"Why are people leaving the party right and left? Because of that kind of nonsense. We want to put this party back together and preserve our conservative ideals, then we better stop with this nonsense and get back to work."
She said doesn't plan on ceding any ground to Boebert on traditional Republican issues but intends to wage her campaign on questions of style and effectiveness.
"I’m pro-Second Amendment, pro-life," she said. "We owe veterans everything. I want a strong defense. Everything’s about a sustainable balance between corporate well-being and the needs of the American people. There is a balance to everything. Extremism is never good, and it’s not sustainable."
Zimmerman, who was born and grew up abroad while her father served in the Air Force, says her blue-collar background — she worked industrial construction around the country as a crane operator and owned and ran a concrete business that worked across the Western Slope — gives her a practical perspective toward solving problems that Boebert lacks.
Boebert, she said, "does very unserious work, and I think that’s all she’s about is trafficking in this conspiracy, anger thing. That doesn’t get anything done. It’s so important to fight back against some of Biden’s extreme policies, but you cannot fight back if you don’t have a respected voice at the table.
"She thinks everything in binary thinking, that everything’s black and white. It's not. You can’t just say 'no' to everything and run off and expect that to be good enough. You actually have to do the work."
Zimmerman has been a candidate since April but said she hasn't started raising money or putting a campaign together until recently. Instead, she said she's been traveling the district talking to voters.
"I felt until people knew me and knew what I stood for and what I believed in, I wasn’t going to get any fundraising anyway," she said. "I don’t have to match Boebert’s money, I just have to have enough to get my message out."
She said she's encountered a different electorate than the one portrayed in the media.
"The notion that Boebert and this whole conspiracy theory sort of nutjob thing is big in this district — it’s not," she said. "I’ve only run into two different folks in that camp. Everyone else, including business owners, says, 'We’re so glad to have an alternative, we’re so glad you're running.' They want her out and want a more reasonable voice, a more respectable voice at the table."
It turns out Zimmerman has even had a viral video moment that could rival Boebert's confrontation with O'Rourke.
Chances are if you were watching TV a decade ago, you've seen her dog, Bizkit, a blonde Labrador retriever mix who was afflicted with an exceedingly rare case of canine sleepwalking.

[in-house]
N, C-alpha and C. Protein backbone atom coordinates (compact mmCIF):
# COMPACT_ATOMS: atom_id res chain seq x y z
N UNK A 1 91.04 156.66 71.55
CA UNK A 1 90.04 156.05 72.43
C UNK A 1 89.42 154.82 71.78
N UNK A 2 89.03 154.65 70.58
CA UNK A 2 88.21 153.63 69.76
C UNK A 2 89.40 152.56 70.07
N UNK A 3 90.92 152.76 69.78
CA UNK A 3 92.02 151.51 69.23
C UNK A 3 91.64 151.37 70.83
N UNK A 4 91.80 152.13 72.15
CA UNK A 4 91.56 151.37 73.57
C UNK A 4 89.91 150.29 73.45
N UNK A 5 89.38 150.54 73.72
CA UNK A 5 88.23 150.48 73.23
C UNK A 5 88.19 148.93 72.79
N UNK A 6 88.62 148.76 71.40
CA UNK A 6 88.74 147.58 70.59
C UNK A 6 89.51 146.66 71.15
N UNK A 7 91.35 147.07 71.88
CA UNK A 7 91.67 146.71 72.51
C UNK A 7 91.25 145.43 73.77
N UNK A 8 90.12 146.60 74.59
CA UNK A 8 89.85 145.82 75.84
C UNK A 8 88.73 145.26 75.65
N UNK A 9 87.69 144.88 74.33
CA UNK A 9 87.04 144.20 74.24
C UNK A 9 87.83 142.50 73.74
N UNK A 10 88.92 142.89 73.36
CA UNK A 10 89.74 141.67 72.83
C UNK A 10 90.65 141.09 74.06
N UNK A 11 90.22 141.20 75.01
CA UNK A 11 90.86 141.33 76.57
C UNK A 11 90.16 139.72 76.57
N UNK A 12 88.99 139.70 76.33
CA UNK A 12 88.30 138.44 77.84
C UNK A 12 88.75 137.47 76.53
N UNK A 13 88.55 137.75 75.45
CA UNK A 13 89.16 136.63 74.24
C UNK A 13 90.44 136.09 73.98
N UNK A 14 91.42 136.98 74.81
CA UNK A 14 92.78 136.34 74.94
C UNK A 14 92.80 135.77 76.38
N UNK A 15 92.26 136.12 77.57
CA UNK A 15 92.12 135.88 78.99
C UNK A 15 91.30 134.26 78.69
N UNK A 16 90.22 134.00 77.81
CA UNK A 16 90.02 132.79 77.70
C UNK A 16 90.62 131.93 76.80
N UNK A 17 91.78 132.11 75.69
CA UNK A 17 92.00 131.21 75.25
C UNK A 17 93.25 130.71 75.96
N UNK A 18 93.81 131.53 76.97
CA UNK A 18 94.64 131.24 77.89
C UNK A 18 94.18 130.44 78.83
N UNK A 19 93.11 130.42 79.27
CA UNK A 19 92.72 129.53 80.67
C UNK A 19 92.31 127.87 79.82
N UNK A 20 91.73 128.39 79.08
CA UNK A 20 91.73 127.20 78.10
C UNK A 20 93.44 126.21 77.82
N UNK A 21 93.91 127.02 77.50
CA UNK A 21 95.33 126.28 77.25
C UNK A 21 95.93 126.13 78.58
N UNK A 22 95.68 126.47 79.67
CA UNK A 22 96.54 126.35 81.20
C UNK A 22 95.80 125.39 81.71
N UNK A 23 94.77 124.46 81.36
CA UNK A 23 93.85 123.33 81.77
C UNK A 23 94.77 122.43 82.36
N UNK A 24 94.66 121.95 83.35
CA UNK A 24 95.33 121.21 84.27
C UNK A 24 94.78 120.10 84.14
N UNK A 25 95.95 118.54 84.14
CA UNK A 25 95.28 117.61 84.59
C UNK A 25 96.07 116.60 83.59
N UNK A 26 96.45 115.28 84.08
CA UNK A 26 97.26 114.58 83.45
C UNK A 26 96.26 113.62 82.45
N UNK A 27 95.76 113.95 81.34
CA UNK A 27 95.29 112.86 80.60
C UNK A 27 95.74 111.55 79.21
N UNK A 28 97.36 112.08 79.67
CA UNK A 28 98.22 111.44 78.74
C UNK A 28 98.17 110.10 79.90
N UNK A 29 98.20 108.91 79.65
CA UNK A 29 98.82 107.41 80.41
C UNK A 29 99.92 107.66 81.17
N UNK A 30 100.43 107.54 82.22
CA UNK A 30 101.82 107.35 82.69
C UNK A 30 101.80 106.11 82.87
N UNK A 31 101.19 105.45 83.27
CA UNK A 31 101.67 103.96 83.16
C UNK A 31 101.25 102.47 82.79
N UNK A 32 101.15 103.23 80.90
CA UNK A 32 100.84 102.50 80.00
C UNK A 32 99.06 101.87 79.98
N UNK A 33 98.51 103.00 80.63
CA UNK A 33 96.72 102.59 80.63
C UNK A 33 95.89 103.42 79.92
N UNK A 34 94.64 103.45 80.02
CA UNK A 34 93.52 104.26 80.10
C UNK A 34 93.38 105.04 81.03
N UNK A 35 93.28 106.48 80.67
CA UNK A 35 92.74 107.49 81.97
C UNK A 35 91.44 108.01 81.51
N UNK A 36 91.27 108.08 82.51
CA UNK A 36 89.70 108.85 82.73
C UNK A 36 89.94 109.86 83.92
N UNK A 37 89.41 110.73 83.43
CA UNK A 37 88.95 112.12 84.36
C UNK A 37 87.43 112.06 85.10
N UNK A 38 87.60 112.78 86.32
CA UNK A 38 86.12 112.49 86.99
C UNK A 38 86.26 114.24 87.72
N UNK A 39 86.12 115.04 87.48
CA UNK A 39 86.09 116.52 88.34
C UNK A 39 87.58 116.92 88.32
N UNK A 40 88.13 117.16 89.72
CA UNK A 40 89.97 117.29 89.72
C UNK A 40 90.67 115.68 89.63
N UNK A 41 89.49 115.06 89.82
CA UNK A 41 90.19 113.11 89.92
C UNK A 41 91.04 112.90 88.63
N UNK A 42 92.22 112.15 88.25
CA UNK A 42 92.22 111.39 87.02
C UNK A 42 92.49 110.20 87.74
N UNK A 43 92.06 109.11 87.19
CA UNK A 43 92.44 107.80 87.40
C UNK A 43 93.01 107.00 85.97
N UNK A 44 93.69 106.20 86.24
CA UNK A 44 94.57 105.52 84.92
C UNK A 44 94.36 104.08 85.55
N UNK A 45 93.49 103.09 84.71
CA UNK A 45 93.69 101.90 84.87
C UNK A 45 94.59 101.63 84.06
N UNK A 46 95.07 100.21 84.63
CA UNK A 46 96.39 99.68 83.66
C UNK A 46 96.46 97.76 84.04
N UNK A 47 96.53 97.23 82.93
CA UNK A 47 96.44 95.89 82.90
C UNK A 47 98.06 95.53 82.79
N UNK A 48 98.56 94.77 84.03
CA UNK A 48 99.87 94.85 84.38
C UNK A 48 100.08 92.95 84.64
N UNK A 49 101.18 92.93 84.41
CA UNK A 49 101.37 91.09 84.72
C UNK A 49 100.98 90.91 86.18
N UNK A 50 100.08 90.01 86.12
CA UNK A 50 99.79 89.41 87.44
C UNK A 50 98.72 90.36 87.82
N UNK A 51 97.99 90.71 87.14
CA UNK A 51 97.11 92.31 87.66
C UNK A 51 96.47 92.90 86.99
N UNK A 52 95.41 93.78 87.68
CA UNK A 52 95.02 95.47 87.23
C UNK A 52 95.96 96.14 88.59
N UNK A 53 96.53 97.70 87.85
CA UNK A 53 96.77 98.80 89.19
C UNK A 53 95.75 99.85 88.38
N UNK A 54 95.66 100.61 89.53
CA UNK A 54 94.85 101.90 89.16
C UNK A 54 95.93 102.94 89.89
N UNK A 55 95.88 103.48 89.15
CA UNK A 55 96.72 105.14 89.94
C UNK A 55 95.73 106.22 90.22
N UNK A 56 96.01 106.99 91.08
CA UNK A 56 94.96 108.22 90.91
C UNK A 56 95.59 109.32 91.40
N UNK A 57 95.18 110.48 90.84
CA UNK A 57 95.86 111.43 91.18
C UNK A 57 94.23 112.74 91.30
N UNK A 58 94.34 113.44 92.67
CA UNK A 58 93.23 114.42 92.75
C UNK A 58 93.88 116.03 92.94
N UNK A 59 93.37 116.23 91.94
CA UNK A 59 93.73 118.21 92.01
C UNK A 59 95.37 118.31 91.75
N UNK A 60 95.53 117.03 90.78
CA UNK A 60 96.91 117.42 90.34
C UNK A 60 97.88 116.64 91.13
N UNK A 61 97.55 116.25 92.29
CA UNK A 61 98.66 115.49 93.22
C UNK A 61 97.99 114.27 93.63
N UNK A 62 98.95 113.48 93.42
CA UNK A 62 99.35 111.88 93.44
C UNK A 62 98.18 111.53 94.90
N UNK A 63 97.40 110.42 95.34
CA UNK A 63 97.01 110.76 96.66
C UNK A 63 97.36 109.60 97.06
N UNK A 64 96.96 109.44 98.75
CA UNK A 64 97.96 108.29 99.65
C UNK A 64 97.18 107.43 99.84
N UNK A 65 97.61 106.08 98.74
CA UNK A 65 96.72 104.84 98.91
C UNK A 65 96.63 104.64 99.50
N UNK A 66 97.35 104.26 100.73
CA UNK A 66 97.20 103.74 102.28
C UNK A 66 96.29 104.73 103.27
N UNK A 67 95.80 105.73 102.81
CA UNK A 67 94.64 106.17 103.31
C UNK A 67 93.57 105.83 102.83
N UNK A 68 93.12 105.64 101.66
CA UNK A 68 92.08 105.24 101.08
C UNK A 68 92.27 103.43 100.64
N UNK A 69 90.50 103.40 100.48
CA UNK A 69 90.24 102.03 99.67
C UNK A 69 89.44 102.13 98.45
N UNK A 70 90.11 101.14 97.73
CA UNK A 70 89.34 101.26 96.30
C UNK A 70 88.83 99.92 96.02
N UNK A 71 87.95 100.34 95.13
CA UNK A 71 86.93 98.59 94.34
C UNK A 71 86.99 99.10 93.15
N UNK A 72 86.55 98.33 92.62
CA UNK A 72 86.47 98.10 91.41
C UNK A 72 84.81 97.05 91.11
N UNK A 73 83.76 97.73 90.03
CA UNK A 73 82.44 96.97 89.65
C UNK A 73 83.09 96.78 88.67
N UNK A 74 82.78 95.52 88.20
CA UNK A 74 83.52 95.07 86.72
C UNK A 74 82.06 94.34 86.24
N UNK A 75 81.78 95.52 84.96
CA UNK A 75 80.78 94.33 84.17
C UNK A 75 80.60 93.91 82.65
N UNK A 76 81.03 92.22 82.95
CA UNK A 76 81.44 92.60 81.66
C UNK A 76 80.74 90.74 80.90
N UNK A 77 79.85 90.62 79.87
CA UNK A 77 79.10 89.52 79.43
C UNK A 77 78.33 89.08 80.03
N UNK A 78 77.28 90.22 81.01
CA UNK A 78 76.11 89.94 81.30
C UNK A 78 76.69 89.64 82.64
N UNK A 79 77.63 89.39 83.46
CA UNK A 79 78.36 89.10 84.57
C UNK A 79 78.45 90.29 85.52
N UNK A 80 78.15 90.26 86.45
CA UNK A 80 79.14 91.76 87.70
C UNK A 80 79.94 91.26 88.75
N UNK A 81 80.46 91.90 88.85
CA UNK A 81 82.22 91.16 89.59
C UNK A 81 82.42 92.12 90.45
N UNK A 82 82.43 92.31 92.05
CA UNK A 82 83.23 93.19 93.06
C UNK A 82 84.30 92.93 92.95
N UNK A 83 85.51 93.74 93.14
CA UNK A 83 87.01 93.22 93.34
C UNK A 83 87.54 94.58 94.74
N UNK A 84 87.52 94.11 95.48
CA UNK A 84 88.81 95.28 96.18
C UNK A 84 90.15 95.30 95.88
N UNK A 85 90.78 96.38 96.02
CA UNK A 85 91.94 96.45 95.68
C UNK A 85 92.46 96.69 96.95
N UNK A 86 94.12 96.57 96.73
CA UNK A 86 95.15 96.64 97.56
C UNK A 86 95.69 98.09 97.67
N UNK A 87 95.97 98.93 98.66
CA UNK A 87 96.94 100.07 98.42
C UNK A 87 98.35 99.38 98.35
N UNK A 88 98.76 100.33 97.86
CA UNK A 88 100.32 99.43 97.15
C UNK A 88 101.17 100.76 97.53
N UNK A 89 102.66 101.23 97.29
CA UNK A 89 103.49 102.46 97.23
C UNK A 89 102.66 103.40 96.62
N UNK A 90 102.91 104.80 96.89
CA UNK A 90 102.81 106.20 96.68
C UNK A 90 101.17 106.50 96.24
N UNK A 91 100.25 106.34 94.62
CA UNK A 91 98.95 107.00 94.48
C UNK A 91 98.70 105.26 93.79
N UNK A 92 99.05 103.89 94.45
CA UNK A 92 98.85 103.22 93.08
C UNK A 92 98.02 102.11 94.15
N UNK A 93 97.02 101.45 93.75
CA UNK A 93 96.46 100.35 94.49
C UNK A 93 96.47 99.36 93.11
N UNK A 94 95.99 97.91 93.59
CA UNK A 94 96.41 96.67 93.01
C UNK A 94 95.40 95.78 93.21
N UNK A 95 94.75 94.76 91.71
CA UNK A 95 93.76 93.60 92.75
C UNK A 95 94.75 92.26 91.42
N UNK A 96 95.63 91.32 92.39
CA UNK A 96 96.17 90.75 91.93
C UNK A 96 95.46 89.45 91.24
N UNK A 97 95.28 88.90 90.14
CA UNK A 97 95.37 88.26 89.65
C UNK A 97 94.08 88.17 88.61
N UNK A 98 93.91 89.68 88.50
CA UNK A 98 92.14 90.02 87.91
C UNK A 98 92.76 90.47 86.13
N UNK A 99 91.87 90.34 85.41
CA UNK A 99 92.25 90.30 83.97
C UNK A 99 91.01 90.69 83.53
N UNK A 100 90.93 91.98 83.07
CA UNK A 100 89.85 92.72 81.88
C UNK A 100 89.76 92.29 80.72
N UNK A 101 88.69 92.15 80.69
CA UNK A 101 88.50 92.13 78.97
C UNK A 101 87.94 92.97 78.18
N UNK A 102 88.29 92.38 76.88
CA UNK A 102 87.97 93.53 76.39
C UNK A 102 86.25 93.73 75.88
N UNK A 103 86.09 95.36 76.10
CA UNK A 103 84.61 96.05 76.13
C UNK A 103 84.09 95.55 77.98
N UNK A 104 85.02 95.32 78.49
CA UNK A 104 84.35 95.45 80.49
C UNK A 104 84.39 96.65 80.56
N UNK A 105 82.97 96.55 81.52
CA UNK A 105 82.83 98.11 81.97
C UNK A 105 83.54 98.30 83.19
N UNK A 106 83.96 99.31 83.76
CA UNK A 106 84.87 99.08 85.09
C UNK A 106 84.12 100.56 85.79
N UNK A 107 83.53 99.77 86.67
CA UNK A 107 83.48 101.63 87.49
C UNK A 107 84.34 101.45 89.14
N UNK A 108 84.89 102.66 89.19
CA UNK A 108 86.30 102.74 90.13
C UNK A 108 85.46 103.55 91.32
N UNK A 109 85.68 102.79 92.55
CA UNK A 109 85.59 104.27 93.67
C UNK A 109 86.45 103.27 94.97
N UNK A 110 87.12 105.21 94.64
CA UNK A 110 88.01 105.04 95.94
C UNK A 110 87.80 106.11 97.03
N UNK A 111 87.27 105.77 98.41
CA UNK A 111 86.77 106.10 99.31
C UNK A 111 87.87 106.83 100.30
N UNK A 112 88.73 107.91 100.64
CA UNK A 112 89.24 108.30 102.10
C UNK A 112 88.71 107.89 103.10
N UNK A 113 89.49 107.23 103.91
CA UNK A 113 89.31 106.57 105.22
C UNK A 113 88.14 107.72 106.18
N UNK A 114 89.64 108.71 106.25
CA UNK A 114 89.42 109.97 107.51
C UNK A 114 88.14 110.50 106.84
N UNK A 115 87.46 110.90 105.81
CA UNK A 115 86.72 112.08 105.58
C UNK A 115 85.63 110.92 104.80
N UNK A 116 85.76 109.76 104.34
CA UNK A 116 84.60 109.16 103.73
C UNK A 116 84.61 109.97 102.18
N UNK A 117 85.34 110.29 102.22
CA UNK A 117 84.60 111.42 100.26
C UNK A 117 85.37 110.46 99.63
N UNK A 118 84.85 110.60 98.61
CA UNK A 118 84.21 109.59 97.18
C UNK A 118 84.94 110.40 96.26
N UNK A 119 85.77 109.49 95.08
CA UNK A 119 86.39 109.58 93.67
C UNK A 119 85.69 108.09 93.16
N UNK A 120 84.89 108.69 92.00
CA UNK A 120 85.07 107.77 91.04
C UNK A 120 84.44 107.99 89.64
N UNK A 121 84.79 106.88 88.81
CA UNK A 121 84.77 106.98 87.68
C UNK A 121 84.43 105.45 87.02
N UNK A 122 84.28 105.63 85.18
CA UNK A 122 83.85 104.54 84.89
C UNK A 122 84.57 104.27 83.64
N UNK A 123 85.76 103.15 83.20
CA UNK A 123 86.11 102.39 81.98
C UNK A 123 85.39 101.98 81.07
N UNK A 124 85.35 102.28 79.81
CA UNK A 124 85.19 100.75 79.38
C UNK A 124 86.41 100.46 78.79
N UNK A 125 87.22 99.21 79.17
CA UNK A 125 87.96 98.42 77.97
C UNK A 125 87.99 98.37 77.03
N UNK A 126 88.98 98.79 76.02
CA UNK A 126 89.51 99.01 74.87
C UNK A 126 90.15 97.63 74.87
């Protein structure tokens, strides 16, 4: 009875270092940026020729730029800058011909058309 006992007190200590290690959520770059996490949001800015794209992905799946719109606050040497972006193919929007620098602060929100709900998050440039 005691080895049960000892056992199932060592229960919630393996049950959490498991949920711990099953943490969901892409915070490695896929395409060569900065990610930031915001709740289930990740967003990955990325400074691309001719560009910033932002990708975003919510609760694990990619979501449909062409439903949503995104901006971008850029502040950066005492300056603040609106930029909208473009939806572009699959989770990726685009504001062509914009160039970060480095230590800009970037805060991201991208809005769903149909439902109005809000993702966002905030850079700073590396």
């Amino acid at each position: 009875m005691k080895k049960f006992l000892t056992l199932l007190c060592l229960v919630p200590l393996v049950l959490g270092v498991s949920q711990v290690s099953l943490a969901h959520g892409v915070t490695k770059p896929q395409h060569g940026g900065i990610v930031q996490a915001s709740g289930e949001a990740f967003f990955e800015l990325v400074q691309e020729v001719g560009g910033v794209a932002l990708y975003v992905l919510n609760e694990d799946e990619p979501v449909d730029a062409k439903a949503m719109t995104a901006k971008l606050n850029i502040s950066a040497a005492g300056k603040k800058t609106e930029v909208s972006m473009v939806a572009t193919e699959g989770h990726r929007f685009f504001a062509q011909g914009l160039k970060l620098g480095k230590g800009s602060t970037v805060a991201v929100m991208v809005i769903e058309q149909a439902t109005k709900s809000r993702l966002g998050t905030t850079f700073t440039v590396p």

"She was the only dog anyone had ever heard of who would get up and run around and bark and carry on in her sleep," Zimmerman said. "They couldn’t solve it — she kept us up at night."
Zimmerman decided to keep a camera handy and one night in early 2009 "when she did a major sleepwalking event" recorded a 23-second clip of Bizkit running in place on the floor and then getting up and waking herself up by charging into a wall. She posted it to YouTube but didn't pay any attention for a couple weeks.
"Then I went back to check and it had millions of views," she recalled. "After that, I was in my living room one day with my back to the TV and someone said, 'There’s Bizkit!' Anderson Cooper was showing the video and talking about her!"
Zimmerman eventually licensed the video to numerous producers — Animal Planet devoted a couple shows to Bizkit and Dr. Phil featured the dog in a show about dreams, but it was late night host Jimmy Kimmel who made Bizkit a star, using the clip "constantly," Zimmerman said with a chuckle.
Zimmerman added six more videos to the series that have racked up nearly 20 million views between them — one depicts the pup barking maniacally in her sleep, another shows her acting out the frightening soundtrack of a horror movie playing in the background — but none have come close to the popularity of the original, which has been played more than 34 million times on YouTube and seen by countless millions more in the numerous occasions it showed up on TV.
Colorado has ranked high among states that use the form of direct democracy to resolve thorny questions, take care of government housekeeping matters and tackle problems the legislature won't.
Ernest Luning: "Across the decades — but especially lately — it appears that Colorado voters are less inclined to pick their U.S. House members from the traditional fields that yield federal lawmakers."
While the congressional map won’t be set in stone until the state’s high court gives its thumbs up, it isn’t too early to identify some winners, some losers and a split decision.
Since 1971, none of the state's sitting House members have wound up in hostile districts or found themselves drawn together with another incumbent. Except once, 50 years ago, when the redrawn map spelled defeat for the Coloradan who managed to carve out what could be the most congressional power ever wielded by a lawmaker from the state.